"Microsofts current strategy is to interoperate and compete on merit."That is a lie.Every file format, protocol and API used in all of Linux and BSD, in all of F/OSS by definition, is open and fully documented.If Microsoft ever had any desire what so ever to be "interoperable", they would be 100% interoperable already. They could be 100% compatible with everyone else tomorrow. But they do not want to.If Microsoft had any desire to compete on "merit", they could utilize ODF and compete against OpenOffice, Koffice, Abiword and the rest of the "office" applications, head to head. But they do not want to.That's why Bill got a buddy to drop $100M in pocket change to keep SCOX alive, after pushing funding (and, I believe, advice) for the SCOX fraud through other backdoors since the very beginning, because if Bill did it himself it might just be enough of a slap in the face that the last few people who didn't notice already would wake up. Reply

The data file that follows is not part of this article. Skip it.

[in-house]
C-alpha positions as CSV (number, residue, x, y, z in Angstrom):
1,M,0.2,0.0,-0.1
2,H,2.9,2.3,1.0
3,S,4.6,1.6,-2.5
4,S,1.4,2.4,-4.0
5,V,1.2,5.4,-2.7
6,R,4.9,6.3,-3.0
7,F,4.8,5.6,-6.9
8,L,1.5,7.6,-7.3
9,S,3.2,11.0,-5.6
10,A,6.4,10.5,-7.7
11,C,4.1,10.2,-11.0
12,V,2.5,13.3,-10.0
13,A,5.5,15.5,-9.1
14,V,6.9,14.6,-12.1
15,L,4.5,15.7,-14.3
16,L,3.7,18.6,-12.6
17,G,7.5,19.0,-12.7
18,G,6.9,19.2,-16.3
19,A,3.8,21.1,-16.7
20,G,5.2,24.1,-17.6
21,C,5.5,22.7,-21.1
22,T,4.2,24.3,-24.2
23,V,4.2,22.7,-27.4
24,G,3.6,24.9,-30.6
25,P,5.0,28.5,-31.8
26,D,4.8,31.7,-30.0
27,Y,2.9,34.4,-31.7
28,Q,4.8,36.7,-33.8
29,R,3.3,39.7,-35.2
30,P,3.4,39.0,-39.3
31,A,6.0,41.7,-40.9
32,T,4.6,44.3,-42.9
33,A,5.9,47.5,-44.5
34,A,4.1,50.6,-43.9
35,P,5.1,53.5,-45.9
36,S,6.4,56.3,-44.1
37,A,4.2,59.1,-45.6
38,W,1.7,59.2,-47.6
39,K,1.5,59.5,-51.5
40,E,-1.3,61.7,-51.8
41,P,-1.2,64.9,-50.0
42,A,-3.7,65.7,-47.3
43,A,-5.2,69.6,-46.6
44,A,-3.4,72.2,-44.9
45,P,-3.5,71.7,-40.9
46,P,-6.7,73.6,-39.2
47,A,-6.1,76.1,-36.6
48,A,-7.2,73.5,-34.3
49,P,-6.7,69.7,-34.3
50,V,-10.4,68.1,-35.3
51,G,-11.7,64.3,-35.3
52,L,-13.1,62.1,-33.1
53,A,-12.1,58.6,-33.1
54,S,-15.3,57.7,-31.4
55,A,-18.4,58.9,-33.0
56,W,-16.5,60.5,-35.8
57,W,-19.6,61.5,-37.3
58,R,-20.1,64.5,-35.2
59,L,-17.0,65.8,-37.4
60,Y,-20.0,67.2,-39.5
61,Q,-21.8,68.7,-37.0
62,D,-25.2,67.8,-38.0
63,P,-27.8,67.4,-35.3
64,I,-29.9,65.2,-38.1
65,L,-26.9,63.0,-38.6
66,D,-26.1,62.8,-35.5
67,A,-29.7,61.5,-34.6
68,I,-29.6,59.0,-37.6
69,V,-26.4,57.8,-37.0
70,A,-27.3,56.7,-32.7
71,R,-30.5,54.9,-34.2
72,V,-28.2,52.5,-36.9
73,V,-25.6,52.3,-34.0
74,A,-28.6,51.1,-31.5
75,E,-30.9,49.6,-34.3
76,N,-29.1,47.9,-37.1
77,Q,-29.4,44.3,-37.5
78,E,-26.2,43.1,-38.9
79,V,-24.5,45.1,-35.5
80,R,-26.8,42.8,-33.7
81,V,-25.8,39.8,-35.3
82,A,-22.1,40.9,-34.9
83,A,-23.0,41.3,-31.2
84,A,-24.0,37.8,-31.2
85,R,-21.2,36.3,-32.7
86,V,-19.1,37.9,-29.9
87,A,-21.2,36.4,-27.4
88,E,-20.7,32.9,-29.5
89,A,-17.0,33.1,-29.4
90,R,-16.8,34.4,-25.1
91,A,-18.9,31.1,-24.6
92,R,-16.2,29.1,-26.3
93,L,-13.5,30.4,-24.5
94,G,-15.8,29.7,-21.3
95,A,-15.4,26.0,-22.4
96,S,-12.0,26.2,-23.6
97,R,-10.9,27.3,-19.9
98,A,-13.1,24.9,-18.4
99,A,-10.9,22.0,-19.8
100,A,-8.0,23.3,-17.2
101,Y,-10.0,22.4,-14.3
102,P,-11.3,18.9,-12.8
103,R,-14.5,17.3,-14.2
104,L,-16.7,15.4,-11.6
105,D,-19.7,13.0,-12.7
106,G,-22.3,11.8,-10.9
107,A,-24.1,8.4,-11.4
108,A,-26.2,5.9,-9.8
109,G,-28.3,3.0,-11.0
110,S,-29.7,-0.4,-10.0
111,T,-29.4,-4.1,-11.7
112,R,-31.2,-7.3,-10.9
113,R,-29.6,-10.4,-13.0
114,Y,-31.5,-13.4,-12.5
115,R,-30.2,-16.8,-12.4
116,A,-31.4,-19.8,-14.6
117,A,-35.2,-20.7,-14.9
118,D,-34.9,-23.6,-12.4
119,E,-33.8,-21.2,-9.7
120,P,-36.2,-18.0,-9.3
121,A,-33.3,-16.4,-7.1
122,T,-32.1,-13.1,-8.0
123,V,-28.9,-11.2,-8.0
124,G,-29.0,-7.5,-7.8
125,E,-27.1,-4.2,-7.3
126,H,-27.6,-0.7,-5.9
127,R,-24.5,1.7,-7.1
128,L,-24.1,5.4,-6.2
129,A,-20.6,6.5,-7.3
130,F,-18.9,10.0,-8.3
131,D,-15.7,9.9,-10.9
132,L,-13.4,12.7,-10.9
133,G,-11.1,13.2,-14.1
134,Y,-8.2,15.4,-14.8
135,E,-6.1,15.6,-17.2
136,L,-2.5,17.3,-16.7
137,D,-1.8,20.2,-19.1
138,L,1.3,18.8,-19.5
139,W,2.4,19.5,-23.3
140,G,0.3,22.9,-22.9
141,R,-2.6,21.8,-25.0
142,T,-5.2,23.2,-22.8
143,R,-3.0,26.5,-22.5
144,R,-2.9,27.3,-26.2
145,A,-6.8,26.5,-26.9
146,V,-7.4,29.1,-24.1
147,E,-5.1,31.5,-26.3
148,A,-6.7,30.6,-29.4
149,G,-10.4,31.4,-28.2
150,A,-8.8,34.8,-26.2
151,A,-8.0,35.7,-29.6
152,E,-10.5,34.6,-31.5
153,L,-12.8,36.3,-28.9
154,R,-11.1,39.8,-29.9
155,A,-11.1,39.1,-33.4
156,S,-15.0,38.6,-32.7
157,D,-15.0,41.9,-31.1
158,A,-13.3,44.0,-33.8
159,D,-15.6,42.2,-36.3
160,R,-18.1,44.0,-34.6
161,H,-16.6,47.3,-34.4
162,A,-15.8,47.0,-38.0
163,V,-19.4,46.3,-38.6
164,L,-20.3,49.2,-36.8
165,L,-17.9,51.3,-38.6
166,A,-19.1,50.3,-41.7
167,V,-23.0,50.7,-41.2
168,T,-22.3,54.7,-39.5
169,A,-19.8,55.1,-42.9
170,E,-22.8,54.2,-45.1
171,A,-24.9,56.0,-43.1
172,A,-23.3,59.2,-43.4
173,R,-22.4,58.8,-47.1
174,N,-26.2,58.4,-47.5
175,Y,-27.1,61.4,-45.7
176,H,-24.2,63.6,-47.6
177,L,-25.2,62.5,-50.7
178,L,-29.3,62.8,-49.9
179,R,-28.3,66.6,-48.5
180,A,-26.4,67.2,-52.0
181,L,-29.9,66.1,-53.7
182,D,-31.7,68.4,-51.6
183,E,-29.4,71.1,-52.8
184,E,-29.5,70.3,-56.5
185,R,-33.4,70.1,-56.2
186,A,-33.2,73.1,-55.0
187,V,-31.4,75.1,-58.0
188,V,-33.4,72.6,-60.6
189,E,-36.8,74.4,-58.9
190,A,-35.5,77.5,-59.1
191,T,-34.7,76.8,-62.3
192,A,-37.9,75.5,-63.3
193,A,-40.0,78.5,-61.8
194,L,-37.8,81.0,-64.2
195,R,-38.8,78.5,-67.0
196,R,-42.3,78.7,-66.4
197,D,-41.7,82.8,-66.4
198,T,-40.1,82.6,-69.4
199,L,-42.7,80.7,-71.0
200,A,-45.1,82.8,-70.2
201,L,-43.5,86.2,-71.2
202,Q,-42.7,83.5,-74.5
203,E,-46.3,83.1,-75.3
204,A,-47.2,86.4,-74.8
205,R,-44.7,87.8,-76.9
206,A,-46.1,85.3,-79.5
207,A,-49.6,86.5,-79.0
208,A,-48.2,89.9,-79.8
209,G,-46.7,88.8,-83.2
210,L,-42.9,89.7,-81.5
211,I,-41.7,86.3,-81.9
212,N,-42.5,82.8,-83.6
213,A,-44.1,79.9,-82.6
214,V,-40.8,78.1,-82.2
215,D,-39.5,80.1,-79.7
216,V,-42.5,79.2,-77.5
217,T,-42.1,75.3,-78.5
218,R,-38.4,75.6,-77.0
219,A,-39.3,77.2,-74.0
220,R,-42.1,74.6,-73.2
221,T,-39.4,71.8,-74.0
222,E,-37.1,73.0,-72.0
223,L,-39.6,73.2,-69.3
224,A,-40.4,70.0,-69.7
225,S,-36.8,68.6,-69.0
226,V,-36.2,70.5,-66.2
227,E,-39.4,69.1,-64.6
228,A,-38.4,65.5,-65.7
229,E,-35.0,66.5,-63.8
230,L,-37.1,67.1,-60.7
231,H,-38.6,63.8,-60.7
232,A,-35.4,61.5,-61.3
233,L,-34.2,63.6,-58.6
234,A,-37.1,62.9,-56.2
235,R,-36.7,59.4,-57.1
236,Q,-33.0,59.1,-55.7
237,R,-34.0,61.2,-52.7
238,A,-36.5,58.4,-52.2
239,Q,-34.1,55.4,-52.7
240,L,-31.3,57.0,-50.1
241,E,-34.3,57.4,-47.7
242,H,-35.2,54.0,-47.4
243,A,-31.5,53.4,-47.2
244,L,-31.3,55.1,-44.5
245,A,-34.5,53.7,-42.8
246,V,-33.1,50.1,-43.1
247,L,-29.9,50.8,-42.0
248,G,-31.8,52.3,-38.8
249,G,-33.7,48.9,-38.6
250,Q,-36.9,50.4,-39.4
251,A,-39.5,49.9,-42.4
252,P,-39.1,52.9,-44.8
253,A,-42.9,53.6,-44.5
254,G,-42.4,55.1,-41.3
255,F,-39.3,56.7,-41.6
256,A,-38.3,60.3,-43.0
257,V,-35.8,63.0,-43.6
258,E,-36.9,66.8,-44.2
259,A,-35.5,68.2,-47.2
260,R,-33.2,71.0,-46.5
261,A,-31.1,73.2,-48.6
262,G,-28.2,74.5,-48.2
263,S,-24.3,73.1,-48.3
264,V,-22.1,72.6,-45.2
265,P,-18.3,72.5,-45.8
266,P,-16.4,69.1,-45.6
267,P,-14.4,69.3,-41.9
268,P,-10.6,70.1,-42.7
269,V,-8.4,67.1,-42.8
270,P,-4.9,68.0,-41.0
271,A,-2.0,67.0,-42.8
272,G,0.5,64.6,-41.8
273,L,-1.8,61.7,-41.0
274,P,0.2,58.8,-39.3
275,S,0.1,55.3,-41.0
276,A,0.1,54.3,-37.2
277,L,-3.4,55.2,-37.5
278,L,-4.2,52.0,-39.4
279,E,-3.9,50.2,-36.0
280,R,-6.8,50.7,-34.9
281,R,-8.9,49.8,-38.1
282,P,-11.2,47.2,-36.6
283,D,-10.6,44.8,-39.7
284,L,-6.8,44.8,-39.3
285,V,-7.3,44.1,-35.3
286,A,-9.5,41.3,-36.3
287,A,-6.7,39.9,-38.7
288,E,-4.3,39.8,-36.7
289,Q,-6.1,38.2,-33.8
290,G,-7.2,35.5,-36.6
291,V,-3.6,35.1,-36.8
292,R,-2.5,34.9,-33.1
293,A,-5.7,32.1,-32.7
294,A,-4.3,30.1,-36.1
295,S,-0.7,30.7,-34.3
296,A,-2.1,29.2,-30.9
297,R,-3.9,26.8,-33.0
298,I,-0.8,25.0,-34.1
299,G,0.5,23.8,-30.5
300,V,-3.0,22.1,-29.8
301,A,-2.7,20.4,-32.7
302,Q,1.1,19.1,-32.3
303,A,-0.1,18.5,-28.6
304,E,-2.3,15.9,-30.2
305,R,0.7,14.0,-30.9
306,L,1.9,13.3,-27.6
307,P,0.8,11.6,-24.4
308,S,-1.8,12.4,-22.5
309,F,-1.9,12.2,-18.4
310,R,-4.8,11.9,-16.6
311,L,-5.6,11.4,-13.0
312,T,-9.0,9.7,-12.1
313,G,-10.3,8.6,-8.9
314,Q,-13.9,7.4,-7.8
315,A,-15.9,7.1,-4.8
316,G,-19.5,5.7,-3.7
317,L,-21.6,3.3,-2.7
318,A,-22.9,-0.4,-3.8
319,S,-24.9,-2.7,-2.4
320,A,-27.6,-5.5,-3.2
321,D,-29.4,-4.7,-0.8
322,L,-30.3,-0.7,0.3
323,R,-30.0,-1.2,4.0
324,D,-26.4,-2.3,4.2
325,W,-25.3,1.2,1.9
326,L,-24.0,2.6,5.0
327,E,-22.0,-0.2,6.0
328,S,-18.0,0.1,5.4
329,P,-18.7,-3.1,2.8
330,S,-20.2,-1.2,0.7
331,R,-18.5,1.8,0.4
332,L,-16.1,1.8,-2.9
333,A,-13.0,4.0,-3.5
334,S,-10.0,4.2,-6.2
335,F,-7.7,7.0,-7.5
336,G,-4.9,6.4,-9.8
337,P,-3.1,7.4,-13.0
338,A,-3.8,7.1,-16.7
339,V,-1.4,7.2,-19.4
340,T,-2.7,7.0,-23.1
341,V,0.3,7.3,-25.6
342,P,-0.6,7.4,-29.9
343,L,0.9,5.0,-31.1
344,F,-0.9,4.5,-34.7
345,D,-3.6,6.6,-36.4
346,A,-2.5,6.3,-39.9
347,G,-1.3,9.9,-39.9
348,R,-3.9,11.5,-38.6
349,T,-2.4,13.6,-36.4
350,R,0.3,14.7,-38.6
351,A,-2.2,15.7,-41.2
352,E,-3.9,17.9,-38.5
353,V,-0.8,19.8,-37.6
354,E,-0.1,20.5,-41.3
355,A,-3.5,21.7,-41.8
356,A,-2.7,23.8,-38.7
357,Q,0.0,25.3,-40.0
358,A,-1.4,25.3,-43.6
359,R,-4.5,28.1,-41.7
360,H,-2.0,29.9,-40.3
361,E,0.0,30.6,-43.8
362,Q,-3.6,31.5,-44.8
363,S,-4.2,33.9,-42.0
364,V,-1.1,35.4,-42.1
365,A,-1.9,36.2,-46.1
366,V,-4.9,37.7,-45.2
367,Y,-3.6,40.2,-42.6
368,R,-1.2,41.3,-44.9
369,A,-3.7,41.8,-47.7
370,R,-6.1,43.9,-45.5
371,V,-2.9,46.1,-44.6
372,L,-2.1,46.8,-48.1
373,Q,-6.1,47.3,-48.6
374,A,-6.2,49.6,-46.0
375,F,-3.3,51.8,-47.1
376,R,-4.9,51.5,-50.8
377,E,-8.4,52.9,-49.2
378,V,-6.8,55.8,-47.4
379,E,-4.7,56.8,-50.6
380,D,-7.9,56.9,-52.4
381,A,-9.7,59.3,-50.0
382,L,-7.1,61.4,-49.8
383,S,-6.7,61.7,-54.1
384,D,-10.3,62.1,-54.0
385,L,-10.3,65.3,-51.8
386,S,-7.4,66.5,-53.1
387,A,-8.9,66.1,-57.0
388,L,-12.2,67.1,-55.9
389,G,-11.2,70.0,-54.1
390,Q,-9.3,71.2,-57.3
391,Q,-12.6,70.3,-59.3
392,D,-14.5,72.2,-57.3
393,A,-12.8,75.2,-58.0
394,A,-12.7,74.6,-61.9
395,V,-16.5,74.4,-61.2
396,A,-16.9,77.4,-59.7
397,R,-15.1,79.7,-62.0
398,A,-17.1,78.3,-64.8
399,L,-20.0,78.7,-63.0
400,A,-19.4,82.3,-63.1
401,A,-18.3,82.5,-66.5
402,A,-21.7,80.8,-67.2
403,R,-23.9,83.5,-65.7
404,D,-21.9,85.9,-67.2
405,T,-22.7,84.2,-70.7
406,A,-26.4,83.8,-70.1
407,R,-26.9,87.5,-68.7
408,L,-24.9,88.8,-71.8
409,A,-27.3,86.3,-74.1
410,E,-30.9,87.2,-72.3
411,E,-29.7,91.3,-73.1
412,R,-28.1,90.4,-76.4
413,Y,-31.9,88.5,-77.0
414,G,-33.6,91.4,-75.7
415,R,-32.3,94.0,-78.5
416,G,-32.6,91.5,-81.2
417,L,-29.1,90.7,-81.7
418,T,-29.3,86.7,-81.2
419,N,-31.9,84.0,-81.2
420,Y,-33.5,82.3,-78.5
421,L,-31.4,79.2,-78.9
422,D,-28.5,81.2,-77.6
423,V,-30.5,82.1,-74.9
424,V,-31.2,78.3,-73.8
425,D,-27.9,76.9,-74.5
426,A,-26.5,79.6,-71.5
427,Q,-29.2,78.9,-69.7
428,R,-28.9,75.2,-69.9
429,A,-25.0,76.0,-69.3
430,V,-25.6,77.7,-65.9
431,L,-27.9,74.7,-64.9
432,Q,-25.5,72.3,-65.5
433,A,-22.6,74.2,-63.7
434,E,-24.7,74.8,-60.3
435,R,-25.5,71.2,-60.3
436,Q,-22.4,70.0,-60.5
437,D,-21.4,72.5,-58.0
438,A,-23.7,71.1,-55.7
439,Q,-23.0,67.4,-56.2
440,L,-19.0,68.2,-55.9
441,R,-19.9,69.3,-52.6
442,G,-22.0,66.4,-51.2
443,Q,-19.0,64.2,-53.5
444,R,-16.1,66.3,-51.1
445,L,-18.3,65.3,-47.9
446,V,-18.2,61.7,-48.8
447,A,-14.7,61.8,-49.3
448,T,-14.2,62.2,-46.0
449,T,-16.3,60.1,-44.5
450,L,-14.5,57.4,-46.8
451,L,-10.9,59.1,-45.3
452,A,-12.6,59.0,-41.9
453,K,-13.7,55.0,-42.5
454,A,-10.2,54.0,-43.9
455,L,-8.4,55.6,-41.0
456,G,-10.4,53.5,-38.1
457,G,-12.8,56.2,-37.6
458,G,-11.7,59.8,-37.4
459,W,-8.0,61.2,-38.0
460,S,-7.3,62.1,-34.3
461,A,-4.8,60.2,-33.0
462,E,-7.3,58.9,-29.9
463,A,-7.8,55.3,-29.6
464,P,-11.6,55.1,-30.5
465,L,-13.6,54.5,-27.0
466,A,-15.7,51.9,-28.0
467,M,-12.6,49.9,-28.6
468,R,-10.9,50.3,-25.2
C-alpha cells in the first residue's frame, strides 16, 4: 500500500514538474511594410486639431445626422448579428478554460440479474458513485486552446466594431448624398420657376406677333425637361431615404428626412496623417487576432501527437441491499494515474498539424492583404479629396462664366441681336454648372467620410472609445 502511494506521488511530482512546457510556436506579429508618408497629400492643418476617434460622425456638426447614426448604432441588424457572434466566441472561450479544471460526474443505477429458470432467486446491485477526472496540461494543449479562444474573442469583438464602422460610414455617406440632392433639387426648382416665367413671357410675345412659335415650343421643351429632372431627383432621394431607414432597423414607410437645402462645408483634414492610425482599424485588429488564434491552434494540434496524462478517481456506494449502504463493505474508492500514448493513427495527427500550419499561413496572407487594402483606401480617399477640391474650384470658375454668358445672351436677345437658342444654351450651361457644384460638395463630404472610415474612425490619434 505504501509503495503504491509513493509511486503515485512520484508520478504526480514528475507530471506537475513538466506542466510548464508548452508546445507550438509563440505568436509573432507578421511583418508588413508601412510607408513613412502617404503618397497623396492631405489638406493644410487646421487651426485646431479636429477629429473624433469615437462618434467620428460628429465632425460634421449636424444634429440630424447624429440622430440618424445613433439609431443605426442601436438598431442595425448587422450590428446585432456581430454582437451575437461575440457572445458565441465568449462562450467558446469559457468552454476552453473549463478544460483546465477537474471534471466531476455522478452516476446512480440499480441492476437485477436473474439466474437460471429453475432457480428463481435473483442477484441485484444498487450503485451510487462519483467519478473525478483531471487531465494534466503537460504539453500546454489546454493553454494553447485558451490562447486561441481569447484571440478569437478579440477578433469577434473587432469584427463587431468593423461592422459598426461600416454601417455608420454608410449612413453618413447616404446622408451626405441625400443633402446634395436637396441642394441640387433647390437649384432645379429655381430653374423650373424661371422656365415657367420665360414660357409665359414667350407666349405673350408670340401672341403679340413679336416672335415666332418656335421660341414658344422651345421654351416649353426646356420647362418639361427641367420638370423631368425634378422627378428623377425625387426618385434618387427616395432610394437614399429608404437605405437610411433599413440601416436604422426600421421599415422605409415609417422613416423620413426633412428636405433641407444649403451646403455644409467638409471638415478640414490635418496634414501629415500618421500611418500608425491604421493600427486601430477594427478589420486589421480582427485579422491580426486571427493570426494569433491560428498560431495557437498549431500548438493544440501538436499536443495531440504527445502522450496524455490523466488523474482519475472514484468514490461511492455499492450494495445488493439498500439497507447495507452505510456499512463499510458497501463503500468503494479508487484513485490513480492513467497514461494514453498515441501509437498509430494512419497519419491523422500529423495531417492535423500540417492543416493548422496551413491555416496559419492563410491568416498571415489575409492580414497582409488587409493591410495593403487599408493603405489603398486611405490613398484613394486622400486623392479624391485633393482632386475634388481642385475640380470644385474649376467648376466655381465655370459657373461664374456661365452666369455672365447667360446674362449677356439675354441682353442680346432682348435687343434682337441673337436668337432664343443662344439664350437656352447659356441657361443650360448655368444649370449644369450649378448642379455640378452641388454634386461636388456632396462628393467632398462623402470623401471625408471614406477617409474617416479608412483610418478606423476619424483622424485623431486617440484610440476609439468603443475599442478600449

Feb 20, 2008 6:39 AM cybervegan cybervegan  says:
Ha ha! Rob says, so it MUST be true!Neat how you managed to inject a bit of MS-Shill propaganda into the piece though. A bit of mis-direction here and there, a bit of denial. You never were that subtle. Given your track record of being consistently wrong where SCO is concerned, I don't know why you bother to continue to trot out such tripe.But I could never be an analyst; I'm too honest.-cybervegan Reply
Feb 21, 2008 2:41 AM Greg Lorriman Greg Lorriman  says:
Who are these mindless ogres leaving their fecal matter in your comments?Weirdos. Reply